You’ll find it lined up, sandwiched between the town office building and the Rocky Mountain Congregational Church.
The building served as a school until 1941 and was eventually leased to the Rocky Mountain Historical Society 20 years later.
Open Tuesdays and Saturdays, the museum selects from the society’s vast collection of artifacts, including tableware, farm implements, jewelry, toys, dolls, period costumes, Native American finds, military uniforms, paintings, tapestries, and sports gear, for a brief introduction.
6. Rocky Mountain Ferry Park
One of the best ways to kill an hour or two in summer is to watch the ferries go by along the Connecticut River.
Ferry Park is a small patch of greenery with fantastic views of Glastonbury.
There’s a boat launch here, and summer Shad Row is open for business.
This is a BYOB restaurant that specializes in New England-style seafood, from chowder to rolls, wraps, po’ boy and salads.
7. Elm Street Historic District
On Elm Street between Silas Deane Highway and Grimes Road, you’ll take a colonial-era road built in the 17th century from the Rocky Hill-Glastonbury Ferry.
The stretch from 18 to 191 is a Historic District inscribed on the National Register of Historic Places in 1998. Along the way you’ll see authentic cross-sections of New England architectural styles, including Colonial Revival, Tudor Revival, American Foursquare, Craftsman/Bungalow, and Victorian Queen Anne and Italianate homes.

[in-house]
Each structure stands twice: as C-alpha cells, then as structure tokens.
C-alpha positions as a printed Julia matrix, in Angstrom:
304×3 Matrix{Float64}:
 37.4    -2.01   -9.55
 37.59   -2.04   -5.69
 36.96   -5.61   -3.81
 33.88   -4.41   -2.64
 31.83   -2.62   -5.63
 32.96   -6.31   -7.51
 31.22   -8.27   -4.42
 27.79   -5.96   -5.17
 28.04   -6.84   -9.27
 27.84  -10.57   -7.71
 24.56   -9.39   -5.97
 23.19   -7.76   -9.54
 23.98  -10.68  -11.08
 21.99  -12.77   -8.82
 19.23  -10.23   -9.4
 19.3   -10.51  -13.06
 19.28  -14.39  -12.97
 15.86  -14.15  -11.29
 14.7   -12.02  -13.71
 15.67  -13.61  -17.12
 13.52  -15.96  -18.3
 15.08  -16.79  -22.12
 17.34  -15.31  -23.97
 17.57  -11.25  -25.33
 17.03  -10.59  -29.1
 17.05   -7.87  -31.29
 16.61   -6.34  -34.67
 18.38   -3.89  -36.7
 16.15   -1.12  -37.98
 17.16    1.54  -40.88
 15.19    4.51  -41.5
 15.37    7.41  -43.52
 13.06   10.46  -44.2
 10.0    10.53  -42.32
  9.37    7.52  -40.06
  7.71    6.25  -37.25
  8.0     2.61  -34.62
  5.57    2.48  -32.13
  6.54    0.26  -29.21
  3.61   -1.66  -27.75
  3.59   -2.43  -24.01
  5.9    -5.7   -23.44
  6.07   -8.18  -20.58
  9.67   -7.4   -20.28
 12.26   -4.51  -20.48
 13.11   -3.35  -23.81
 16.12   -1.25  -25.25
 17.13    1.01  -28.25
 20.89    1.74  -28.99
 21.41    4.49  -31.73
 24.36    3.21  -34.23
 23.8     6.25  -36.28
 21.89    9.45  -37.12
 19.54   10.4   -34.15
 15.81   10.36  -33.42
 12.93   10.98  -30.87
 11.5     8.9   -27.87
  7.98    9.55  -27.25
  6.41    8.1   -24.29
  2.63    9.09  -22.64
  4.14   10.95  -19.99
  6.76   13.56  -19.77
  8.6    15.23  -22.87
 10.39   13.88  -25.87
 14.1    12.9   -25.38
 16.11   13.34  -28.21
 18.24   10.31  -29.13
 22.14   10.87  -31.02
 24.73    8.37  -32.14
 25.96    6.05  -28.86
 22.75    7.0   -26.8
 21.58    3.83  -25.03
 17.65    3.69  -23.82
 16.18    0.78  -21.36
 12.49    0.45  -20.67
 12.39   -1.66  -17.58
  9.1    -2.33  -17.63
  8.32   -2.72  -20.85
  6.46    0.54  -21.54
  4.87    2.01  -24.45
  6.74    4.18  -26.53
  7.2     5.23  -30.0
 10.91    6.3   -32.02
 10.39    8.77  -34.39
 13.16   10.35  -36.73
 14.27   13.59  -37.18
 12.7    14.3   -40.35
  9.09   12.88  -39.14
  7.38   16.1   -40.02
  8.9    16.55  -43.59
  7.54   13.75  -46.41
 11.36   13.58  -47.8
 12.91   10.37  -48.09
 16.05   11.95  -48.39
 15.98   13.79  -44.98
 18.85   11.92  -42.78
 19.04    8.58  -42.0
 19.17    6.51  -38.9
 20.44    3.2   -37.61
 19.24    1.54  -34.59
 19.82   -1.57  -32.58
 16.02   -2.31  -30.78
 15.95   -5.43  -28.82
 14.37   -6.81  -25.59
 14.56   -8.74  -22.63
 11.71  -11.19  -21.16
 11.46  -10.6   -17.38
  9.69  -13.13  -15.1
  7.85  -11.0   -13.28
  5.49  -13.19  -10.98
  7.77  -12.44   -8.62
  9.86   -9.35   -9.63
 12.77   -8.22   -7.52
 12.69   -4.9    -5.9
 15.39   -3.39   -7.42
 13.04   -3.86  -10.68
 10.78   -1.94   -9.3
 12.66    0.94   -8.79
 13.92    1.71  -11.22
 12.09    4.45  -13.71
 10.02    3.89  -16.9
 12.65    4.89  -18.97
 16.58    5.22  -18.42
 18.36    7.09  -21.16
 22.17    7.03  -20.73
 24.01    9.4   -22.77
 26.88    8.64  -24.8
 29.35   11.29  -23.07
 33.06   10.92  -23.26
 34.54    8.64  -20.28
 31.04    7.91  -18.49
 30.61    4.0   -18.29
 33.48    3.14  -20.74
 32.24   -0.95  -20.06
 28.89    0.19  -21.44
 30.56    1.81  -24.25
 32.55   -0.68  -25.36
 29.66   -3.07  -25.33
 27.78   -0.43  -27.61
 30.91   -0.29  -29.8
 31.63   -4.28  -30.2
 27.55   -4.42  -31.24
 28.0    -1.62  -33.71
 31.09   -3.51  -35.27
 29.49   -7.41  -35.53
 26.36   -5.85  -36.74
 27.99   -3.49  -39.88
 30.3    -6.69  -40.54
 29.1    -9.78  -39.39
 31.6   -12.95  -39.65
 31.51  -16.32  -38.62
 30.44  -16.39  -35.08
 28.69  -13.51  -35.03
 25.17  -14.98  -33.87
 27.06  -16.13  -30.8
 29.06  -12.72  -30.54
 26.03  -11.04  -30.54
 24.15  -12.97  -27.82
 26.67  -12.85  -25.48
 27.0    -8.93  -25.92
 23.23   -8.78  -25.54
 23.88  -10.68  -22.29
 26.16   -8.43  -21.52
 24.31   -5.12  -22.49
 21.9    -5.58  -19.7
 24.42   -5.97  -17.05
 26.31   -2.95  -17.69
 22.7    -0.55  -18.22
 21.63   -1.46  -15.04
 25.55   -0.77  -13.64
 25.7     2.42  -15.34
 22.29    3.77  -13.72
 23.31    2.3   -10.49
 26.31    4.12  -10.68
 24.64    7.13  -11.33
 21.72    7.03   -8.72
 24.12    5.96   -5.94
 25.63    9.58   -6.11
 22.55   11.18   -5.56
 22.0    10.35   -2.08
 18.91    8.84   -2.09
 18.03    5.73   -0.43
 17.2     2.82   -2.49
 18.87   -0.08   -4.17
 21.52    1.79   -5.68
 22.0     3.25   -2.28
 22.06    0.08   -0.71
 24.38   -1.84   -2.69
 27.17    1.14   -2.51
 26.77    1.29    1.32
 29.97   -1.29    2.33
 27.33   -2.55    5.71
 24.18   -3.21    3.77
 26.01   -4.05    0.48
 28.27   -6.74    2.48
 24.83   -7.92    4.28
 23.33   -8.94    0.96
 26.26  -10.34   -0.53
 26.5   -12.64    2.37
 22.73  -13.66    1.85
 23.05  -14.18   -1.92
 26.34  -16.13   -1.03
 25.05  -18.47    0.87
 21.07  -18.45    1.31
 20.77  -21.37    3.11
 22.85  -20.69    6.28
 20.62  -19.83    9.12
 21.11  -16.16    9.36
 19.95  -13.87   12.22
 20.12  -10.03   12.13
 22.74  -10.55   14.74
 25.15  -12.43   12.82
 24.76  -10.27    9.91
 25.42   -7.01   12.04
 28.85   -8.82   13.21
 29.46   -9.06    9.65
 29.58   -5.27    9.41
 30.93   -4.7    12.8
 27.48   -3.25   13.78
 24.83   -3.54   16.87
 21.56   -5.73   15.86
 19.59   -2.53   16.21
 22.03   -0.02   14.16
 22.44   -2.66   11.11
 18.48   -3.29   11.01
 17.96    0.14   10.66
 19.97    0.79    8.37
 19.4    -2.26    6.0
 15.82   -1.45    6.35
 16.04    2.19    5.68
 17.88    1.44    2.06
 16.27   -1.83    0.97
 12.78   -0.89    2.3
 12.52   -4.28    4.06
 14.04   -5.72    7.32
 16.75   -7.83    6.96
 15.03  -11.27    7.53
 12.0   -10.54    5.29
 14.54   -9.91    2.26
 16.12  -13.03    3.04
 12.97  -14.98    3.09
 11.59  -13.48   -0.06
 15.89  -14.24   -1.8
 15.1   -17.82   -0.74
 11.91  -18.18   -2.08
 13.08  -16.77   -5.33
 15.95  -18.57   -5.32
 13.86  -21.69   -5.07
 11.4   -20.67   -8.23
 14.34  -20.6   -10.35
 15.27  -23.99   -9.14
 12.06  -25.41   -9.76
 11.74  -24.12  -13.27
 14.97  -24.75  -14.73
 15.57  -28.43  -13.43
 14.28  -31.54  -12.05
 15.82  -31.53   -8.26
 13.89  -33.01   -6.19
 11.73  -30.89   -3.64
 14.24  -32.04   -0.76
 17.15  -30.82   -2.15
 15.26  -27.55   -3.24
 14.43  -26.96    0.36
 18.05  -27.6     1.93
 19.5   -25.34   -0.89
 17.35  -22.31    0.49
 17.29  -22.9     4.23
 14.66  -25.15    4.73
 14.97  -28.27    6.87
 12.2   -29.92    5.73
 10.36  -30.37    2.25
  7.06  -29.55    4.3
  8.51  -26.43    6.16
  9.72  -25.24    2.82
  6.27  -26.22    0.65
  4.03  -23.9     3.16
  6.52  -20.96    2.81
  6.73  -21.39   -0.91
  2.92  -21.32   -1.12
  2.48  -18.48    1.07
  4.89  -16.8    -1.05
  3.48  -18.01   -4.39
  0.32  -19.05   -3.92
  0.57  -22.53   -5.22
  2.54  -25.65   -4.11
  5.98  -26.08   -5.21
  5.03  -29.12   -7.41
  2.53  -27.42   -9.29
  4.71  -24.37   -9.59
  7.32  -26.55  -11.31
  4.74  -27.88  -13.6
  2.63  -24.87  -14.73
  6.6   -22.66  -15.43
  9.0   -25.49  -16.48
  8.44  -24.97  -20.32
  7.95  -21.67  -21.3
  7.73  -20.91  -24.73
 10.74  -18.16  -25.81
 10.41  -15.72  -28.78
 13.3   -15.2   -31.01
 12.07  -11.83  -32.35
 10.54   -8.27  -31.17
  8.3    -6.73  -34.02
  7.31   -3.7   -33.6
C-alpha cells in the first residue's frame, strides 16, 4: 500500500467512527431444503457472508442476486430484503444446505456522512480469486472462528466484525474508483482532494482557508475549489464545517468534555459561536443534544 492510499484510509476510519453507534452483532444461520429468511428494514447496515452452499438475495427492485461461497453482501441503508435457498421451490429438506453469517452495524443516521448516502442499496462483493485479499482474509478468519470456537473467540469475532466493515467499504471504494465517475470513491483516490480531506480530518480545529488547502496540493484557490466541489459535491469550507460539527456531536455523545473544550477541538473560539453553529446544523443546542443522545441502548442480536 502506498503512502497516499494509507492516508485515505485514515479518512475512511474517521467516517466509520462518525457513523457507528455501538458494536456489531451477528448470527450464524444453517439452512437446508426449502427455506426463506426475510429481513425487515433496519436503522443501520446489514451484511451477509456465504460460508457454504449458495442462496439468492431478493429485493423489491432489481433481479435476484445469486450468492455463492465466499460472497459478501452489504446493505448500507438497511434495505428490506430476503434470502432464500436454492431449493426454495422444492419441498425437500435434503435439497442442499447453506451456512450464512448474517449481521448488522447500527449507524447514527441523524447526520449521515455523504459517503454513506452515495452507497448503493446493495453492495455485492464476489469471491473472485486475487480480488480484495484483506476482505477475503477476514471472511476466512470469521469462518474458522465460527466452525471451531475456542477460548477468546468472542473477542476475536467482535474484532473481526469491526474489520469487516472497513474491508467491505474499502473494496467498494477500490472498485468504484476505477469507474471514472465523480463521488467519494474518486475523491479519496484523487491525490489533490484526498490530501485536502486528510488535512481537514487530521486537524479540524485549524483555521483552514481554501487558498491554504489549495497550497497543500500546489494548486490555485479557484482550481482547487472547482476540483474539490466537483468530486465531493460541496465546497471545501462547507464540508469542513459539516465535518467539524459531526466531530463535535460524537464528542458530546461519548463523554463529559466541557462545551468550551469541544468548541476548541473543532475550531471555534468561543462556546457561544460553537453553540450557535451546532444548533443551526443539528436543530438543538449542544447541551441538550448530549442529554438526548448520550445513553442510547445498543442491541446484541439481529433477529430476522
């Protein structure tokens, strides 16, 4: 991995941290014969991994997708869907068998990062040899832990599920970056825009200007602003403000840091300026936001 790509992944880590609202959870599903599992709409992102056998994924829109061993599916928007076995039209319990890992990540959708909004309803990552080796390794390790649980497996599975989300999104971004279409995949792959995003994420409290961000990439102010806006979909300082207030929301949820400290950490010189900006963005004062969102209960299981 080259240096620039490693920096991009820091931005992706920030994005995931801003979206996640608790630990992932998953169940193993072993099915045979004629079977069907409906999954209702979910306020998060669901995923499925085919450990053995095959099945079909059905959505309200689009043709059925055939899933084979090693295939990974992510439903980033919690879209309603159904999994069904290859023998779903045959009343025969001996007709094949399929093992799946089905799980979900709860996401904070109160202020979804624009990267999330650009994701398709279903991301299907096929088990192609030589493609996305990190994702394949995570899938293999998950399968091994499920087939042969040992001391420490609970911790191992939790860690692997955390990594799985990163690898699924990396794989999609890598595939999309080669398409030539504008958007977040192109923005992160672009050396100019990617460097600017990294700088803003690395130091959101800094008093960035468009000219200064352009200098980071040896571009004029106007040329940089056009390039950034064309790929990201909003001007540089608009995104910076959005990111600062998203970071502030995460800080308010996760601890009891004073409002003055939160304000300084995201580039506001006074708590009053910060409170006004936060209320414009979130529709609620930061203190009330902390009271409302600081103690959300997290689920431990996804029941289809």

The oldest building is at the corner of Chapin Street and Ashwell Street and has been here since 1769.
8. Code word escape
Rocky Mountain has its own highly rated escape room attraction.
For the uninitiated, Escape Room involves solving a series of puzzles over the course of an hour, using individual skills and teamwork.
Usually you just need to leave the room, but there is usually a specific task to complete.
Codeword Escape has two rooms: Movie Theater Mayhem and Curse of the Golden Touch.
In the former, you must fight against time to retrieve the priceless treasure you stole from the movie theater, while The Curse of the Golden Dot asks you to find a Midasian king’s magic lamp to restore his daughter from gold become human.
If you get stuck, a helpful game guru is on hand to assist you with any questions and little clues.
9. Cora J. Belden Library
Rocky Hill loves the cosy Cora J. Belden Library, known as one of the best in the area and run by warm, helpful staff.
Like all the best local libraries, this place is a point of reference, with programming for adults, teens and children.
There’s a summer reading program, book clubs, a variety of fun kids’ activities, and twice-weekly film screenings (Monday and Friday) featuring classics and recent releases.
A good option for those in need of tranquility is the children’s area with books, LEGOs, toys, puzzles and computers, located on a different floor than the adult bookshelves.
10. River Heights State Park
Down the Connecticut River in Cromwell, nature is dramatic in this wood-covered state park on the High West Bank.
The cliffs of the River Highlands rise nearly 50 meters and make for some fantastic vistas, especially during winter and early spring when the leaves disappear.
Woodland is dominated by white pine, beech, and oak, and higher vantage points can be found in the northern and southern parts of the park.
On your way to these lookouts, you’ll venture along trails at the edge of the cliffs, across streams and down into the water.
There, you’ll find an unusual geological feature called a “blowhole,” where you can hear the hum of the wind as it zips along the cliff.